vhe said, as that wage Is already paid.
frE. Boenlng. district commercial su-
(.Concluded -Pjt 3.
Vessel Shows Grace and Speed bat
Appears Unable to liaise Stream
When Flames Break.
Portland's new $125,000 fireboat, the
David Campbell, was tried and found
wanting again last night for the third
time within two weeks.
Fire broke out in the plant of the
Western Mantle Works at 28 Front
street at 9:30 last night. Two alarms
were turned in, and the David Camp
bell responded by running up to the
dock in the rear of the building In
which the fire was located, about 175
feet from the waterfront.
The David Campbell remained in this
position a strategic one as long as the
fire did not become general, in which
case she would have been in grave
peril for about 30 minutes, during
which time she was utterly unable to
"raise the vacuum," which Is the tech
nical way of saying that she didn't
throw any water.
However, the Campbell proved her
ability to take care of herself, even
under the most humiliating circum
stances, by gracefully steaming out
into the river after the fire had been
subdued by the engines.
Those who watched the perform
ance last night declare the new fire
boat is in no danger from destruction
from any fire that does not originate
In her own hold.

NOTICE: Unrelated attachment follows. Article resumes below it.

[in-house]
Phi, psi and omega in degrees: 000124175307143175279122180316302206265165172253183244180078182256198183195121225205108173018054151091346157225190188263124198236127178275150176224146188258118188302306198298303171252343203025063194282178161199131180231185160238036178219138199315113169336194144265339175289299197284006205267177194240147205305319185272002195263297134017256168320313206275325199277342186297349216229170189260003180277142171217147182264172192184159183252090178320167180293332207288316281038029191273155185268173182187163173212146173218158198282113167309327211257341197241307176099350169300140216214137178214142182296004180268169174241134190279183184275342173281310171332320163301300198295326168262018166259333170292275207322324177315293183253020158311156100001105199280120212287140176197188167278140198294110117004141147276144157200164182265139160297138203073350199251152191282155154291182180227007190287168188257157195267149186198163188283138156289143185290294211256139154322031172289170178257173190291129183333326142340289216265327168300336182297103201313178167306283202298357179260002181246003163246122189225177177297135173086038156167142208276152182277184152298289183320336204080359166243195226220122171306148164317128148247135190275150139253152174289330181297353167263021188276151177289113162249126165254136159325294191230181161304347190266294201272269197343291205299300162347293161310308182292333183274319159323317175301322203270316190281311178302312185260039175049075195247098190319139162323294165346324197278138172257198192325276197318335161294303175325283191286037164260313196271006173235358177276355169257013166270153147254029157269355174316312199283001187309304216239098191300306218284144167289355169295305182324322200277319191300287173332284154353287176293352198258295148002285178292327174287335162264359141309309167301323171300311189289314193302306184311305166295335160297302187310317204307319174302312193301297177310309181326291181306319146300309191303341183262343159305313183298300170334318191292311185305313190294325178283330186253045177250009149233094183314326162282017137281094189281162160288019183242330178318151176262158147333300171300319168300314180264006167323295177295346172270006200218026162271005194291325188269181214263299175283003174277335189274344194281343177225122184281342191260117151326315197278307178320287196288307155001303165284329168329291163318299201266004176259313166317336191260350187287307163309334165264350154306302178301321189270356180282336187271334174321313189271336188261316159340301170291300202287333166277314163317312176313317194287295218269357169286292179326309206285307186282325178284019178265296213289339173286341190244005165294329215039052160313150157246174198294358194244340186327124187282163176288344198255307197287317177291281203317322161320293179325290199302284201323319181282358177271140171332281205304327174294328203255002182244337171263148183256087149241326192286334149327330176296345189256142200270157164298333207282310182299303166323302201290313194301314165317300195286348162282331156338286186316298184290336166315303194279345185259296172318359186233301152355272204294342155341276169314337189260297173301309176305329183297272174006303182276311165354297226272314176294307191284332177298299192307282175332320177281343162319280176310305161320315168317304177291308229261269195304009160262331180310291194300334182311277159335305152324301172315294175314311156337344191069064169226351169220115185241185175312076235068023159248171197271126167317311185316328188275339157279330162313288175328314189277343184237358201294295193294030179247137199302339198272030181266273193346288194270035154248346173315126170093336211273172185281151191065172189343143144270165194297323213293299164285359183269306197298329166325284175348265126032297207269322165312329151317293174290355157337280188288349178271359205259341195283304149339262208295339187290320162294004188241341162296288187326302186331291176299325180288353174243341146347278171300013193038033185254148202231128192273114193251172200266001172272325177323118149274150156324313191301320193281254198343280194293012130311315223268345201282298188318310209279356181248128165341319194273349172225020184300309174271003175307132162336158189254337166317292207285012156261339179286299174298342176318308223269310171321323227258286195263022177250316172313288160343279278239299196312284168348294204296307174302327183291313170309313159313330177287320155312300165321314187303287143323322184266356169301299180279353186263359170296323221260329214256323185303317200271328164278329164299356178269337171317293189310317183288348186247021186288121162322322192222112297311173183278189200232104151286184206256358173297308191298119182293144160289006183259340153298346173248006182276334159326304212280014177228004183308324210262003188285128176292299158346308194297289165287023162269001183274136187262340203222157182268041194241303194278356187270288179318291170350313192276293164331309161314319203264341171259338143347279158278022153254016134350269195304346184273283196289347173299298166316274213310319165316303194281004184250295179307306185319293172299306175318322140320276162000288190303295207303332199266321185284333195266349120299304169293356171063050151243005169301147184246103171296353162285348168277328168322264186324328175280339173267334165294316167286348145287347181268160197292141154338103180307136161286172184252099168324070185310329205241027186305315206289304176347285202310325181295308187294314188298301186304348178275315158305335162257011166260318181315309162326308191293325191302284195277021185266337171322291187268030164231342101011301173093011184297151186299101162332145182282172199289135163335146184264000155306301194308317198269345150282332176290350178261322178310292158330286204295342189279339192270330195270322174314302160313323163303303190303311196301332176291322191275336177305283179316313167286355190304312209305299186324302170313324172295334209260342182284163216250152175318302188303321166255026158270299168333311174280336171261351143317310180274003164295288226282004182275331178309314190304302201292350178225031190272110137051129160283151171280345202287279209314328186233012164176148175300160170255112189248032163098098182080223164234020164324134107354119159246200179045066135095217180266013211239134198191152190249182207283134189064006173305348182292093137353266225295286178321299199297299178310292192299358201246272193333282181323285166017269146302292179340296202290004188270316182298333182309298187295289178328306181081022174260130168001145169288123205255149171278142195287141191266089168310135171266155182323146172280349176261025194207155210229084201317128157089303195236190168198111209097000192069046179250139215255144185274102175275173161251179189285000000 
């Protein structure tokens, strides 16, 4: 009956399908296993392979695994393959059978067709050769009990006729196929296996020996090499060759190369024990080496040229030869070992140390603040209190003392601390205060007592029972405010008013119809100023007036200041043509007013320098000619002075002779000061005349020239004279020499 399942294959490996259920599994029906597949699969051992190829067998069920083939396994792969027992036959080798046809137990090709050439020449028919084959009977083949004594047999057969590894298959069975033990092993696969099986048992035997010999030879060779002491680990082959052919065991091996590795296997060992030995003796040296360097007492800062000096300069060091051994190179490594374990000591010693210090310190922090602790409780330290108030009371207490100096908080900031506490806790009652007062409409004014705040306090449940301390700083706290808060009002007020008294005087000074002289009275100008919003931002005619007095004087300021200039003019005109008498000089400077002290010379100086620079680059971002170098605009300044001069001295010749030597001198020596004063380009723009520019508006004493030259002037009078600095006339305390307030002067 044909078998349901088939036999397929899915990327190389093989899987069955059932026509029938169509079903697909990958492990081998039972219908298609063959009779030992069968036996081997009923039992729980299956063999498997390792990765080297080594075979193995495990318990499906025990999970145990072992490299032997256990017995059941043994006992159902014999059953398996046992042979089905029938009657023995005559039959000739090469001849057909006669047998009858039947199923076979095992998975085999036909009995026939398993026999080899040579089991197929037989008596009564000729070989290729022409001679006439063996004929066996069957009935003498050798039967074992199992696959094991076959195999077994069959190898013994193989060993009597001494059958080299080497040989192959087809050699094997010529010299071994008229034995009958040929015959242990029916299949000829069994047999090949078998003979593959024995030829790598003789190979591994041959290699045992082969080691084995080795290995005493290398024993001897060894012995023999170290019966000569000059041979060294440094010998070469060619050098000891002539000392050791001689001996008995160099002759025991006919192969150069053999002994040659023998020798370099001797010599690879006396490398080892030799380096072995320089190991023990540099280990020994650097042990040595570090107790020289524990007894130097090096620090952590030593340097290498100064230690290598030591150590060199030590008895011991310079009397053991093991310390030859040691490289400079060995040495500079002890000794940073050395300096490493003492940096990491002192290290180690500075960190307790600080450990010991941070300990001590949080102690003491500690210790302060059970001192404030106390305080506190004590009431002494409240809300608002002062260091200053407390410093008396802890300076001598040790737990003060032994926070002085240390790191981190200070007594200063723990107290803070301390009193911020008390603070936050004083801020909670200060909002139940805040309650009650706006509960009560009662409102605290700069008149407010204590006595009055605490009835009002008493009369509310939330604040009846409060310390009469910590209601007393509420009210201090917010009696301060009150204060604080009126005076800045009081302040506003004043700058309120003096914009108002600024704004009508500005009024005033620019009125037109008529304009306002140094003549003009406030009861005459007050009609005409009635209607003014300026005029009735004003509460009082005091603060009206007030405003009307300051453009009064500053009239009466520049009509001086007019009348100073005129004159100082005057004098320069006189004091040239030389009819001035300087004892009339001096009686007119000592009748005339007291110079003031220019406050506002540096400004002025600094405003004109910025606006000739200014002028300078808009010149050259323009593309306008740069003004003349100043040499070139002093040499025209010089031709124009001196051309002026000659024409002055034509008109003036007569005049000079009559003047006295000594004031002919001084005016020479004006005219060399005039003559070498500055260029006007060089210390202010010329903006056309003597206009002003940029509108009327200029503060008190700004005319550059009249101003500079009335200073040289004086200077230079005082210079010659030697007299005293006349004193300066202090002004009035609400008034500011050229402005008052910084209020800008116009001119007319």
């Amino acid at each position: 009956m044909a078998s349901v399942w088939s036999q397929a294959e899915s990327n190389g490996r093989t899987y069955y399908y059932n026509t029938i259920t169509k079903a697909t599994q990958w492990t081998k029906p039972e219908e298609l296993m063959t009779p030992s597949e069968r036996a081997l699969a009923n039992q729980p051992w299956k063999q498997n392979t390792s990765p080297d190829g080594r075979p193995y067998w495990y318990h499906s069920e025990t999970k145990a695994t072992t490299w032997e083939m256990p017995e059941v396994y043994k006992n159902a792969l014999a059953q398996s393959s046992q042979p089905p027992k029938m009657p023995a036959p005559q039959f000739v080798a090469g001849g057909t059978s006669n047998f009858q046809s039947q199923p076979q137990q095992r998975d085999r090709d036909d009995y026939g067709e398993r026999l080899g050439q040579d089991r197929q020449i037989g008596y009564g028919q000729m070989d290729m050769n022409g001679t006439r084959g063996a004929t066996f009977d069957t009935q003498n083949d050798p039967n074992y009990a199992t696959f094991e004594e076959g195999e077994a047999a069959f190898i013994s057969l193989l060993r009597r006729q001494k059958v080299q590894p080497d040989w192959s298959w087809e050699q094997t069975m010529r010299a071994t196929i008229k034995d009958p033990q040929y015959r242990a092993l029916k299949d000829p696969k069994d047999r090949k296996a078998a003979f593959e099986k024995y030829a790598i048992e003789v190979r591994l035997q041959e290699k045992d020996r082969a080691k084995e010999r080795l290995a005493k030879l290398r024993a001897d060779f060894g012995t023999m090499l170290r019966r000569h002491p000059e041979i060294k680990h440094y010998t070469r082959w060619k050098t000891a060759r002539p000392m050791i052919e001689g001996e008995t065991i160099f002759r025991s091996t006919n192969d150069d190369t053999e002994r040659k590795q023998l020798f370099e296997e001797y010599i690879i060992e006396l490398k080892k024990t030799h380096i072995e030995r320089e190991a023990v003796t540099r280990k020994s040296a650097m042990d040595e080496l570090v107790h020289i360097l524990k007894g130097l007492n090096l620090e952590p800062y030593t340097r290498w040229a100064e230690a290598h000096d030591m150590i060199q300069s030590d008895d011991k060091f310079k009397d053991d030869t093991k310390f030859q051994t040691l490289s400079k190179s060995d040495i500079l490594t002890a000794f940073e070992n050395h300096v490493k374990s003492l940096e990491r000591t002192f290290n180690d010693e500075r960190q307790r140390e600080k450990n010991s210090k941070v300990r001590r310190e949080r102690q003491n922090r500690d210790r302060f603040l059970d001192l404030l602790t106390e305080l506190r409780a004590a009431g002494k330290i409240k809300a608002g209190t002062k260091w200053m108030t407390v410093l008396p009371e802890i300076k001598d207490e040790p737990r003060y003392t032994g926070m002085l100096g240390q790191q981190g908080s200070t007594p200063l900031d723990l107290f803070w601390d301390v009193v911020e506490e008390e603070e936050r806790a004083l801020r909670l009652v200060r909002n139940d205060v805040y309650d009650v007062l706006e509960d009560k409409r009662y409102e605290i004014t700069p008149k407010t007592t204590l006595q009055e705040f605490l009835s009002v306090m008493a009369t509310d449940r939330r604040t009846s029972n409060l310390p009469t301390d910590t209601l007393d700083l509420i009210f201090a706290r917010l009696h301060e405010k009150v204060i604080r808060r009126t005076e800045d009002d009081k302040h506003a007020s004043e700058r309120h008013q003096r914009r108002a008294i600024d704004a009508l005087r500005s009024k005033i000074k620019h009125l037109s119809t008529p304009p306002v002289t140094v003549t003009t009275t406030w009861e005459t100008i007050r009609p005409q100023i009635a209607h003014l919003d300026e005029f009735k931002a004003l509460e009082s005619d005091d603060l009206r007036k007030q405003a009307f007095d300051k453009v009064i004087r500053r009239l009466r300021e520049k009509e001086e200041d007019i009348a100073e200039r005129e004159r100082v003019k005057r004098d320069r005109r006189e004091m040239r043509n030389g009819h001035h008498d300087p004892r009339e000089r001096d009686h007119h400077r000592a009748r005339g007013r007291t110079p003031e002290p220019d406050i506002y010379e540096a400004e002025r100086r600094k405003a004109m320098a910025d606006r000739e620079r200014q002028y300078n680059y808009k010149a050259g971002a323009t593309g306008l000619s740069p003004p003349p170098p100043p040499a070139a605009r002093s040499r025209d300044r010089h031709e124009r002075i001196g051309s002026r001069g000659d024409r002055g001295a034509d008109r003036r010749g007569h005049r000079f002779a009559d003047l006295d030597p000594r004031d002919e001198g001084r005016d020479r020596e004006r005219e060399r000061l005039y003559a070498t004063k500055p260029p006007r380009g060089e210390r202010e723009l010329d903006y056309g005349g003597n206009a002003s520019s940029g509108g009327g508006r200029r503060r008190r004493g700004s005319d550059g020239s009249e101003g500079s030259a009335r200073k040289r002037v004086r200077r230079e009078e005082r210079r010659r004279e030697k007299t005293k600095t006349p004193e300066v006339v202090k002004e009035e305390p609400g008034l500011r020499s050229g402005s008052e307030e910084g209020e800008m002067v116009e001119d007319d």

The fire started last night in the
second story of the two-story, brick
building occupied by the gas mantle
factory. It Is thought from combustion
of acids used in the preparation of
the mantles.
The building occupied by the Good
man Brothers Shoe Company,- 30-32
Front street, caught from the roof
and some damage was done in a gar
ret room. The loss on this building
and its stock, mainly due to the wet
ting, is estimated at about $1000.
The damage to the building occupied
by the Western Mantle Works is about
$700, with an additional loss, of sev
eral hundred dollars on the equipment.
Workers In Engineering and Water
Departments Are Dropped.
Following announcement yesterday
by City Commissioner deck that the
number of employes of the City En
gineering Department Is to be mate
rially reduced, four employes of the
Street Extension ... Department were
notified that they'would bo dropped
from the service within the next few
days. The four are Martin E.-Haus-
mann, Minnie Wohlers and E. I Vin
ton, clerks, and Wilhelmina L. Lind